This paper examines the difficulties and struggle to address systemic racism, subjugation and mis/ under/ nonrepresentation from the point of view of racialised victims. In two focus groups with mothers of children with an immigrant background in Finland, we use selected local racist rants as a starting point to provoke parents (mothers) to discuss how they would react to such racial violence and how they would educate their children to respond and react to examples of racial violence. Using critical discourse analysis (CDA) the paper identifies and discusses the strategies employed by these mothers to deal with racism. The paper also highlights how these strategies show a paradox in which there is a perception of powerlessness and helplessness that simultaneously exist side by side with an undying hope for a better future. The mothers’ united call for their children to struggle on and not to lose their self-esteem in the face of racism, at schools or out of school, underlines their hope for a better world.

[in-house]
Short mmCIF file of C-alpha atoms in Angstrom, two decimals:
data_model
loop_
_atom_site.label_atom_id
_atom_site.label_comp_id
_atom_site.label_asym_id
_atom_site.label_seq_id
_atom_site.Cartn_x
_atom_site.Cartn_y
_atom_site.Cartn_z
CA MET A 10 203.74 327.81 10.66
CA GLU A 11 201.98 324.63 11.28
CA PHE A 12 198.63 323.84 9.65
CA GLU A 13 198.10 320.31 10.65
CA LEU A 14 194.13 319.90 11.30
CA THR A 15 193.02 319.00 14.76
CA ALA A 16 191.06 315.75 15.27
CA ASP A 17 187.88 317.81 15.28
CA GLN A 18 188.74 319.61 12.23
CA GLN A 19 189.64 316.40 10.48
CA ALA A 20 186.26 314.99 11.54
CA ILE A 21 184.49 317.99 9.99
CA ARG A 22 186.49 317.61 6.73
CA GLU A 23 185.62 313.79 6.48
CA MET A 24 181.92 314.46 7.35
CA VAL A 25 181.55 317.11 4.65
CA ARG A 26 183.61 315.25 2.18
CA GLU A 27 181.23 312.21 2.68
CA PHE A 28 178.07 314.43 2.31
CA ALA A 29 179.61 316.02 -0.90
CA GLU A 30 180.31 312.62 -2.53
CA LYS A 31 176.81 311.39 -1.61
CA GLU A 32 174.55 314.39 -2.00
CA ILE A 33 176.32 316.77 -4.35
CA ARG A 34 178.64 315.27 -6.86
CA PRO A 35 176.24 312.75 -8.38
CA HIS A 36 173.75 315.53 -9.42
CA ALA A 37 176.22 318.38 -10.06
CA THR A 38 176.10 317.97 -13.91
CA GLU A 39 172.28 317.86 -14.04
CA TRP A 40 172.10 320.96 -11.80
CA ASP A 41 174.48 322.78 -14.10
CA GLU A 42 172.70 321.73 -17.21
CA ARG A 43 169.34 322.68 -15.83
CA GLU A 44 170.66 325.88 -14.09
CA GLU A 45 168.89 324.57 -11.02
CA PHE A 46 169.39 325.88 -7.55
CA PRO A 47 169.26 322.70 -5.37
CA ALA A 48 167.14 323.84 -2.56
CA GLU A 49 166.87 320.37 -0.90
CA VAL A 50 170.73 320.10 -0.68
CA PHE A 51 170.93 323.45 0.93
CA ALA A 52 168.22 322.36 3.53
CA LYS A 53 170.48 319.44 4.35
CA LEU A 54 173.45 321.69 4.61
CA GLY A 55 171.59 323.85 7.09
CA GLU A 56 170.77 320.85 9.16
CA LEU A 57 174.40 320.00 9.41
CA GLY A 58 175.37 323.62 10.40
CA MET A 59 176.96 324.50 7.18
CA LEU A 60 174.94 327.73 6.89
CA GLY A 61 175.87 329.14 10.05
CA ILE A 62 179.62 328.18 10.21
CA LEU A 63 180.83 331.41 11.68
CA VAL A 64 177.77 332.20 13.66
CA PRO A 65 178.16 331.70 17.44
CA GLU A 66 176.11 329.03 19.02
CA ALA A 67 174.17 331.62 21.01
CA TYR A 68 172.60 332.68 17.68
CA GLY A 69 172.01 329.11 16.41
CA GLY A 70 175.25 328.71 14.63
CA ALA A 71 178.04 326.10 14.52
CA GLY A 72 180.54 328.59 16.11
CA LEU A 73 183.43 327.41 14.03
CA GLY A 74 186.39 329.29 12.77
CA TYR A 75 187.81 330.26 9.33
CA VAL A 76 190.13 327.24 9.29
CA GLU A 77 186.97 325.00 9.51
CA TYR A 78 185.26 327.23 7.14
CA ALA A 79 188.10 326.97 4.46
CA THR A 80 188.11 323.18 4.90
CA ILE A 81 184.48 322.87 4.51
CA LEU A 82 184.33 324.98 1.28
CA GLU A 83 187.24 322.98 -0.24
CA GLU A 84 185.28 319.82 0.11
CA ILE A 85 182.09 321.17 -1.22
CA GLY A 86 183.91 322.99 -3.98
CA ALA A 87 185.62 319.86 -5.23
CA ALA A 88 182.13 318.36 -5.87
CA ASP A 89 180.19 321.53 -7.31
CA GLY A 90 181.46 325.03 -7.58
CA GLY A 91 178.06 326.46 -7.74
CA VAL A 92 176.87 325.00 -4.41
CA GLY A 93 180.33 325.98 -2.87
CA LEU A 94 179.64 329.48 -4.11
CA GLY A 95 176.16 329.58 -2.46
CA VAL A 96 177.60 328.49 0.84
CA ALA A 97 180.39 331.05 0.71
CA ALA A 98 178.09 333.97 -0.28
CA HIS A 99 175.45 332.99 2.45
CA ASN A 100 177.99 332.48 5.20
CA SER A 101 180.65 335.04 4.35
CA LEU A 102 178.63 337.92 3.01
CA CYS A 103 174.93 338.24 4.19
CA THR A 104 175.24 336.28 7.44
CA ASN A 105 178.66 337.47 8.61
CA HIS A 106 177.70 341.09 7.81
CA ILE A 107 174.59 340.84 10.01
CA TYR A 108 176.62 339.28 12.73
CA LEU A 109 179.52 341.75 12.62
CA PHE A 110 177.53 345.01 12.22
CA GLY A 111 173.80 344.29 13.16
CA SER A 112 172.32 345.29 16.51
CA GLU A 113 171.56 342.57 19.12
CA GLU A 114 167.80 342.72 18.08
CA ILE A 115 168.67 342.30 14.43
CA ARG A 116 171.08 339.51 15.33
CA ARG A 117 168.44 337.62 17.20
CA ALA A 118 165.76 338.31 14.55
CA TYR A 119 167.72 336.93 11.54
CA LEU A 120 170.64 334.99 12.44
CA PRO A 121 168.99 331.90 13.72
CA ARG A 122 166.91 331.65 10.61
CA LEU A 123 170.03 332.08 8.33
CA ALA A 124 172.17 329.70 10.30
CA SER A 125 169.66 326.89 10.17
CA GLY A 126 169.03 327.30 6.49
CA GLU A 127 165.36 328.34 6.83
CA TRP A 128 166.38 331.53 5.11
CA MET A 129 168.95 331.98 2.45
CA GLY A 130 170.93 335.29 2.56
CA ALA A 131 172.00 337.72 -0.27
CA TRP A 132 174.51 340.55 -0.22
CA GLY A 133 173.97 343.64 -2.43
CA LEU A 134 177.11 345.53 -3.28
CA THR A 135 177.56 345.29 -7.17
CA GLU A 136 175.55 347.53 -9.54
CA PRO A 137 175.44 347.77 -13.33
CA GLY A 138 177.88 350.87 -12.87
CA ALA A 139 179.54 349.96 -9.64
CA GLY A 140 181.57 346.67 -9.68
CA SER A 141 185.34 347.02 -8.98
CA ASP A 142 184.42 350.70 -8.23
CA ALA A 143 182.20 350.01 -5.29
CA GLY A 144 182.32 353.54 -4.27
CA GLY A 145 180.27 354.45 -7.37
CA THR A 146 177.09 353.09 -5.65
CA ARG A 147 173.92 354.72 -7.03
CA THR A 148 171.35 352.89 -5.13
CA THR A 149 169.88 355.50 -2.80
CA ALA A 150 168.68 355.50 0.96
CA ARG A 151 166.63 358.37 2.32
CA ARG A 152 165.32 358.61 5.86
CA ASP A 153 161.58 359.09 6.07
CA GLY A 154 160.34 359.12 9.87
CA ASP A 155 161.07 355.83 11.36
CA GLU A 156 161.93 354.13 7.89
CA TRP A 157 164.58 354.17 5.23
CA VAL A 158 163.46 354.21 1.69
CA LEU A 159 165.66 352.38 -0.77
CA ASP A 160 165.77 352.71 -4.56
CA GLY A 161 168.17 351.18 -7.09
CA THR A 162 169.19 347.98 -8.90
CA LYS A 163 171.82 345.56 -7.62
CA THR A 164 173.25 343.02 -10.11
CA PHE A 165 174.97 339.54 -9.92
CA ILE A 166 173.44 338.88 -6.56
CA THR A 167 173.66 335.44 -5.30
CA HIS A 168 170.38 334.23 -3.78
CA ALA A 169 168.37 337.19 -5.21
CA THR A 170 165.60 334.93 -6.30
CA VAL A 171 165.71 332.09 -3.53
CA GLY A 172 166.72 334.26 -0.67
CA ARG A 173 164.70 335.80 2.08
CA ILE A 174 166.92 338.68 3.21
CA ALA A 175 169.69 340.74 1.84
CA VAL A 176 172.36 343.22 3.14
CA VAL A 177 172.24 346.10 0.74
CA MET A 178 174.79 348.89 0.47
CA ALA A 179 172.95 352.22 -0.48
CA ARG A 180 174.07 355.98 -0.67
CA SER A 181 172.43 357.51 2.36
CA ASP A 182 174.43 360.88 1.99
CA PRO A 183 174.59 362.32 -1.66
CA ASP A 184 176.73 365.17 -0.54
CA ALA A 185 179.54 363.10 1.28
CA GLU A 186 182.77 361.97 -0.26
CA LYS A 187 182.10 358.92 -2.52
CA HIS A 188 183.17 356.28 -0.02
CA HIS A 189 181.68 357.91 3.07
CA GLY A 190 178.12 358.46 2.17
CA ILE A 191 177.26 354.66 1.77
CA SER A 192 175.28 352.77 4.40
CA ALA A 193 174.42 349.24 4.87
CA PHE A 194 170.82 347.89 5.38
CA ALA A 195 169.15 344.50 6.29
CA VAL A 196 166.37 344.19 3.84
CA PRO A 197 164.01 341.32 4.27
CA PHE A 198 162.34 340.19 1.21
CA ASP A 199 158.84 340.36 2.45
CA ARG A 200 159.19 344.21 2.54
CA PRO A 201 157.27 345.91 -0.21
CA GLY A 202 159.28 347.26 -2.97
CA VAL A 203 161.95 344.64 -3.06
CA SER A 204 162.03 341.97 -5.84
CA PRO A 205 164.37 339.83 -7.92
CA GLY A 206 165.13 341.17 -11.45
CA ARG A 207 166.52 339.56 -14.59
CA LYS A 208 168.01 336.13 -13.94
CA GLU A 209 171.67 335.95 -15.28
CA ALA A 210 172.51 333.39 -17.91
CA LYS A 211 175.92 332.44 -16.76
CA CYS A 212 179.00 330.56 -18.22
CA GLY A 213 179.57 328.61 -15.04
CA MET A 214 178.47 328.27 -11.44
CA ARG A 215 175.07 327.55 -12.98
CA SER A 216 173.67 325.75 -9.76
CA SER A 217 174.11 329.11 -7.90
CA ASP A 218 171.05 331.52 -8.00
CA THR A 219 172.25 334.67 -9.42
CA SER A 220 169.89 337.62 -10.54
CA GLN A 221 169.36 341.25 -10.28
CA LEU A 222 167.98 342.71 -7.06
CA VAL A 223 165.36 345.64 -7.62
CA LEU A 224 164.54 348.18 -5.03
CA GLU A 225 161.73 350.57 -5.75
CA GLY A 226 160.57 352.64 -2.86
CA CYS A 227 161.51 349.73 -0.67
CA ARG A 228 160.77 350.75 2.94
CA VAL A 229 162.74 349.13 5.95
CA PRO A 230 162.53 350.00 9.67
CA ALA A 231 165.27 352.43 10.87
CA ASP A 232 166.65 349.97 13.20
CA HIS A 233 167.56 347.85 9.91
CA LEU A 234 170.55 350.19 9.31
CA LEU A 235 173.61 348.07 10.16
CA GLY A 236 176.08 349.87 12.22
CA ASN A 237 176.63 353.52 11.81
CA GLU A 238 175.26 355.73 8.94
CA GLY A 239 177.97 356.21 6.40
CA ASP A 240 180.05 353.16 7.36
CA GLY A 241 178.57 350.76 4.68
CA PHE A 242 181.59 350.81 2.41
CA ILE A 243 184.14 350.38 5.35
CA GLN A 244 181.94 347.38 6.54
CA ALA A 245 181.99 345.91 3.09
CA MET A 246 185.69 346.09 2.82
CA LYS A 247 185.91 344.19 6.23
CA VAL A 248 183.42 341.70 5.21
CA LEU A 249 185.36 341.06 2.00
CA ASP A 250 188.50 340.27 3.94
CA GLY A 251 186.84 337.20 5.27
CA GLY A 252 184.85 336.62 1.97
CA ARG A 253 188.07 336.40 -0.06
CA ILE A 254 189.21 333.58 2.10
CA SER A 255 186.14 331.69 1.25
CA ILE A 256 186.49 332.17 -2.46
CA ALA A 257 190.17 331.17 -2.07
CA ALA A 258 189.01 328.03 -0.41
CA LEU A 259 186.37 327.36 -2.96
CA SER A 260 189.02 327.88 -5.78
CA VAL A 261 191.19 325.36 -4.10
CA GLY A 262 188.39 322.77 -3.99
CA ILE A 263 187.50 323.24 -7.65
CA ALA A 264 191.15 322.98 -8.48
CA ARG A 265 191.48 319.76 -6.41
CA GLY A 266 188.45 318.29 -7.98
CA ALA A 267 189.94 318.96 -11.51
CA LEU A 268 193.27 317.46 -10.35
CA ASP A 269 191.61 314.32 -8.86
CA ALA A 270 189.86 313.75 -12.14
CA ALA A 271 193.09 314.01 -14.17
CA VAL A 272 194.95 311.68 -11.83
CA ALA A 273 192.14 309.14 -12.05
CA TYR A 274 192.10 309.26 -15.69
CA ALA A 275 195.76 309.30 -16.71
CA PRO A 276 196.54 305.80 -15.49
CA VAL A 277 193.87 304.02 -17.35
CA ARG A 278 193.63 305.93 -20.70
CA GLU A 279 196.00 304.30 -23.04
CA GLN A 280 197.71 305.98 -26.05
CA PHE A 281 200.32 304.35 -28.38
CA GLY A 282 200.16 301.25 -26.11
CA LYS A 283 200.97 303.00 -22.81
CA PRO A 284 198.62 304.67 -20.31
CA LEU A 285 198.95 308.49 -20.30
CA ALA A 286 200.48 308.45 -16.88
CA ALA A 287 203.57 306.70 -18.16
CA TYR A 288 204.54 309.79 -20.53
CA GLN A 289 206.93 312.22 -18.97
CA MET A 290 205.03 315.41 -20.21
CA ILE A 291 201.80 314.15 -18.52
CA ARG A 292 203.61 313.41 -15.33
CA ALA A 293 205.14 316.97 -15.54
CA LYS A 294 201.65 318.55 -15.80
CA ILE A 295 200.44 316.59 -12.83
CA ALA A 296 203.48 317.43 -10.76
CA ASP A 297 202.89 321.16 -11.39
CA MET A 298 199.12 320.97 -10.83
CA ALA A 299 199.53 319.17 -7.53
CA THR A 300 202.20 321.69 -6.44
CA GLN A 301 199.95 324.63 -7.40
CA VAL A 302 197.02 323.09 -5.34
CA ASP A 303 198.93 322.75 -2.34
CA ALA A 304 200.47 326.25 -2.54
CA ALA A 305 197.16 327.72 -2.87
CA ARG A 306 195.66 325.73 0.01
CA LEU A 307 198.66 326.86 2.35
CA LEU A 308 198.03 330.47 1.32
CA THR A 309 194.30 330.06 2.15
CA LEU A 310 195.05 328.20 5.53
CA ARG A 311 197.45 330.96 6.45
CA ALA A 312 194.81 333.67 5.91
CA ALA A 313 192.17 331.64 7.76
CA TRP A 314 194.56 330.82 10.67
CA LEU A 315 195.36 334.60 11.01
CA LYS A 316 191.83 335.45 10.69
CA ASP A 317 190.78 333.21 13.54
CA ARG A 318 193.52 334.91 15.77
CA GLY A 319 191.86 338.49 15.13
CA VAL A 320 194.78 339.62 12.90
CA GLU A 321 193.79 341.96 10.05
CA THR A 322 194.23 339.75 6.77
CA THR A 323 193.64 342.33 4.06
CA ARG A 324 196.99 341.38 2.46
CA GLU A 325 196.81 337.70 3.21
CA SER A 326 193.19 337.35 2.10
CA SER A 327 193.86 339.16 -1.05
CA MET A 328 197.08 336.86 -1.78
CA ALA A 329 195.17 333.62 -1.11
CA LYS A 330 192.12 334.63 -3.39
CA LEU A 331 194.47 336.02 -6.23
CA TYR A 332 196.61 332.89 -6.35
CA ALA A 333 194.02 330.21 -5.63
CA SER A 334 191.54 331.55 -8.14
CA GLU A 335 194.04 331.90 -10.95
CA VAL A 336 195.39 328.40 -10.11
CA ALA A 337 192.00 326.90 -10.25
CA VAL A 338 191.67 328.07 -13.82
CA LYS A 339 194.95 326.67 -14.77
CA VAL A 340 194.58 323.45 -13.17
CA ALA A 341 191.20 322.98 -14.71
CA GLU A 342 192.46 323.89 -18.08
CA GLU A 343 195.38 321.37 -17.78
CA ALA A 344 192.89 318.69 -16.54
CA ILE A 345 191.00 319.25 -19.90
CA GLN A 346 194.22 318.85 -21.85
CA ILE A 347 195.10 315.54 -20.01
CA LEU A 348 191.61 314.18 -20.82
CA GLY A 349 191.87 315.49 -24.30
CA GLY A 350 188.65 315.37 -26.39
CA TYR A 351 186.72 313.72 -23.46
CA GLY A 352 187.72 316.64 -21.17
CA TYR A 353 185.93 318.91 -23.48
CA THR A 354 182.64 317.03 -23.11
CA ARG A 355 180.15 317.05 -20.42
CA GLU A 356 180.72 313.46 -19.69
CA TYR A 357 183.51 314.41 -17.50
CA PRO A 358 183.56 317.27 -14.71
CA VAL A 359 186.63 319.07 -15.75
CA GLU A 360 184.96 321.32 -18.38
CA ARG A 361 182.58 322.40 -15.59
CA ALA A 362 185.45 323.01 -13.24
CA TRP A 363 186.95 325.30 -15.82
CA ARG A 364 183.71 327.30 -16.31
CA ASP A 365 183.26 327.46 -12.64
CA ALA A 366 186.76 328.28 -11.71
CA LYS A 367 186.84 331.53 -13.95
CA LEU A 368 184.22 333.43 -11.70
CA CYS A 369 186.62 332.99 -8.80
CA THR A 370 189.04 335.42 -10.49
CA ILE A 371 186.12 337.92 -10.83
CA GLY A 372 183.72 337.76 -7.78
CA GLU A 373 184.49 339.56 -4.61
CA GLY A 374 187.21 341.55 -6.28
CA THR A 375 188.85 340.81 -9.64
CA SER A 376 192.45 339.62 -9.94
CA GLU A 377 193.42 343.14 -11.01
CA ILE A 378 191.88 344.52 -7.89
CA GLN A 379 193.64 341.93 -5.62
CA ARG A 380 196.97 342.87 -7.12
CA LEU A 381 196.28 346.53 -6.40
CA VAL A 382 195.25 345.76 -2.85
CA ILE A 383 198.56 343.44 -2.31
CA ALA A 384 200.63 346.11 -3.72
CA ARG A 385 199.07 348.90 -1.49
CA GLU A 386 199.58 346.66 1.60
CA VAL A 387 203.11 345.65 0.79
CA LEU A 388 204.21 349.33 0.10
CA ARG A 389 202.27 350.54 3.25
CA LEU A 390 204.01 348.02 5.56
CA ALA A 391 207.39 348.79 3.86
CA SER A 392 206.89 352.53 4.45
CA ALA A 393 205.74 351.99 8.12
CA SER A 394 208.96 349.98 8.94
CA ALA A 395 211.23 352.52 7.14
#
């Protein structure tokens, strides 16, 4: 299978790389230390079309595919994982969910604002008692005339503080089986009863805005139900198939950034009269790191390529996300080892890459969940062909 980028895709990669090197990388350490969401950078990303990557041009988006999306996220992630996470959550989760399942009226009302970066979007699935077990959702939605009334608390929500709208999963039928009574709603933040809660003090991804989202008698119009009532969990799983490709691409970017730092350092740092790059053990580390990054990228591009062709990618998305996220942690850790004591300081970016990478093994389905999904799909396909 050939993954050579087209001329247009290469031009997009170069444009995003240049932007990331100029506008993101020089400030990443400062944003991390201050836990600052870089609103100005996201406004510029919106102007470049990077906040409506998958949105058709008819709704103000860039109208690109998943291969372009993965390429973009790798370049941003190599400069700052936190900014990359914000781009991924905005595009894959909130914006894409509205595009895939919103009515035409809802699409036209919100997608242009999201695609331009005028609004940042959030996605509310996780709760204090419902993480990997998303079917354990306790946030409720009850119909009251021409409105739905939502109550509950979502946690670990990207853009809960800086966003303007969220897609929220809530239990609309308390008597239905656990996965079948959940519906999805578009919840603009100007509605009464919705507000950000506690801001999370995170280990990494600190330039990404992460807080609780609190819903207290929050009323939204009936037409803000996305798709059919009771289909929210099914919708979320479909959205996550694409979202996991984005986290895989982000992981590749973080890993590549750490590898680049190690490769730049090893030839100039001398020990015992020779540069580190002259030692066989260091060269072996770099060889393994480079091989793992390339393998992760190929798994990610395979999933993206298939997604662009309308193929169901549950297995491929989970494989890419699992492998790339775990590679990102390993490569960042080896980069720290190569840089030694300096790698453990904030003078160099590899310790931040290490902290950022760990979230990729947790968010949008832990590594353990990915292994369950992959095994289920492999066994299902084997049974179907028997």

- antiracism education